Friday, December 06, 2013

raising a bilingual baby

Couple of crazy kids
When we found out that I was expecting we were so thrilled, nervous and literally nauseous. We also knew that we wanted  to raise our babies bilingual. But we honestly had no idea how to go about it. Both my husband and I speak Spanish. I am a native Spanish speaker and my husband learned the language throughout high school and college. Even so-- we had a hard time speaking it to each other all of the time. So we began to look up research and information about how to raise a bilingual baby. 


I also began asking family members that have bilingual children-- exactly how they did it and if they had any tips or tricks to help us along the way. It turns out their advice was pretty basic and surprisingly the hardest thing for us to do. They told us that we had to make an effort to speak it all of the time. My first thought was: AH! Unlike English I had to prompt my mind to start speaking in Spanish. I would speak a version of Spanglish to my siblings and Spanish to my parents. However, I knew that I was beginning to forget certain words and phrases and that worried me even more. I wanted to teach our baby on the way but I didn't want them to learn the bad habits that I  created with the language. My husband and I discussed our worries and then we began to practice.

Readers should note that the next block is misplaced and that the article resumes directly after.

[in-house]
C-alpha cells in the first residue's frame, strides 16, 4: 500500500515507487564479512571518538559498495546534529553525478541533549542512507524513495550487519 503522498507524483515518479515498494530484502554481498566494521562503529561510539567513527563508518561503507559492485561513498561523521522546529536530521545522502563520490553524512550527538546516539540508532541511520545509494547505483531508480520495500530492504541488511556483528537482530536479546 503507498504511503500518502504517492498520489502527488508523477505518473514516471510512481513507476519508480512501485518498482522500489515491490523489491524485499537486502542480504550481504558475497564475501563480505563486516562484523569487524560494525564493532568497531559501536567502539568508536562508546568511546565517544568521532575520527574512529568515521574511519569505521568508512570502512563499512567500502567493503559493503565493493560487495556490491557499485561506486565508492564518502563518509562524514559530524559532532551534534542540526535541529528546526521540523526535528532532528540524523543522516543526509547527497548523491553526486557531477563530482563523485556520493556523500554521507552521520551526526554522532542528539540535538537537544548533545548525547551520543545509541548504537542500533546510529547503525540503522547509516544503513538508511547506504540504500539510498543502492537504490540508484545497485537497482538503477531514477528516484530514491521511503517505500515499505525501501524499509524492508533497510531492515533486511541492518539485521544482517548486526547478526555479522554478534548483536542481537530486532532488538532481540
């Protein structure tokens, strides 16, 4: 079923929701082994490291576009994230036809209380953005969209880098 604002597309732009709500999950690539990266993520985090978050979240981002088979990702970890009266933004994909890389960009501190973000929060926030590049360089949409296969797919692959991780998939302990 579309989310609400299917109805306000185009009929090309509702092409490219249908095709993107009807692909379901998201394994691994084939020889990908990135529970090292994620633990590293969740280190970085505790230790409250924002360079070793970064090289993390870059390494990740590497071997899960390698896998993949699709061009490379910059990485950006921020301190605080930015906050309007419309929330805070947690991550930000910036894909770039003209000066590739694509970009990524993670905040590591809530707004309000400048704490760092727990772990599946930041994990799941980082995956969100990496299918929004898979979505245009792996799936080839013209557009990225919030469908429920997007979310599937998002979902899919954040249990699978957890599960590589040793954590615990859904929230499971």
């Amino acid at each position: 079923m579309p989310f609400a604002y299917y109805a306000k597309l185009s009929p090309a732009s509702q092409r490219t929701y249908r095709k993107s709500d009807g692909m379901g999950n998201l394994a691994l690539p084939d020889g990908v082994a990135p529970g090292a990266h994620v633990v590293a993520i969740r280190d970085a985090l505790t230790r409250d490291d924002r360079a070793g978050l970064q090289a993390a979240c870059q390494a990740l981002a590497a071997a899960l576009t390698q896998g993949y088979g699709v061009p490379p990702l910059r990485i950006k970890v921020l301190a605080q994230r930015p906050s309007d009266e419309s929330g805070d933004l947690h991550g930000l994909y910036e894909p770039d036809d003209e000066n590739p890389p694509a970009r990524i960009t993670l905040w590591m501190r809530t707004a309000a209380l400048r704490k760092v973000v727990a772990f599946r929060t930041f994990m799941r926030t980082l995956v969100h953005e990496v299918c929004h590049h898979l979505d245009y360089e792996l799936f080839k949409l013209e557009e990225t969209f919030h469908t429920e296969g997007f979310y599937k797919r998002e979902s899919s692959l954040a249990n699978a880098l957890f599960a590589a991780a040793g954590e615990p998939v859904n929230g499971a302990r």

All of a sudden we started speaking to each other all of the time in Spanish. My husband was even better at remembering to speak it than I was! Whenever we caught the other speaking in English we would quickly correct them and say ," Español por favor." This worked every time except one day when we were in public. It turns out I had bigger fish to fry than not remembering to speak in Spanish.

One day we were shopping at Costco and my husband who has a very deep and loud voice (as his normal tone) began speaking to me in Spanish around a group of people who were waiting for samples. Then all of a sudden I began to respond in English. He then continued in Spanish and I continued to respond in English. Finally, he says, "en Español por favor," and I look and him and say... no. At that point, I realized that I felt embarrassed. I felt embarrassed to speak my own native language in public. I was worried about what people would think, what they would say and whether or not  they would find it annoying. Were they going to tell me to go back to my own country? Would they snicker and roll their eyes? I had begun to implode within myself and the negative thoughts consumed me. I thought-- if I can't speak Spanish to my husband in public, how will I ever raise a bilingual baby? 

When we got home that day I was hoping my husband wouldn't bring it up but of course he did. And the first thing he shared with me was how frustrated he felt when I responded in English.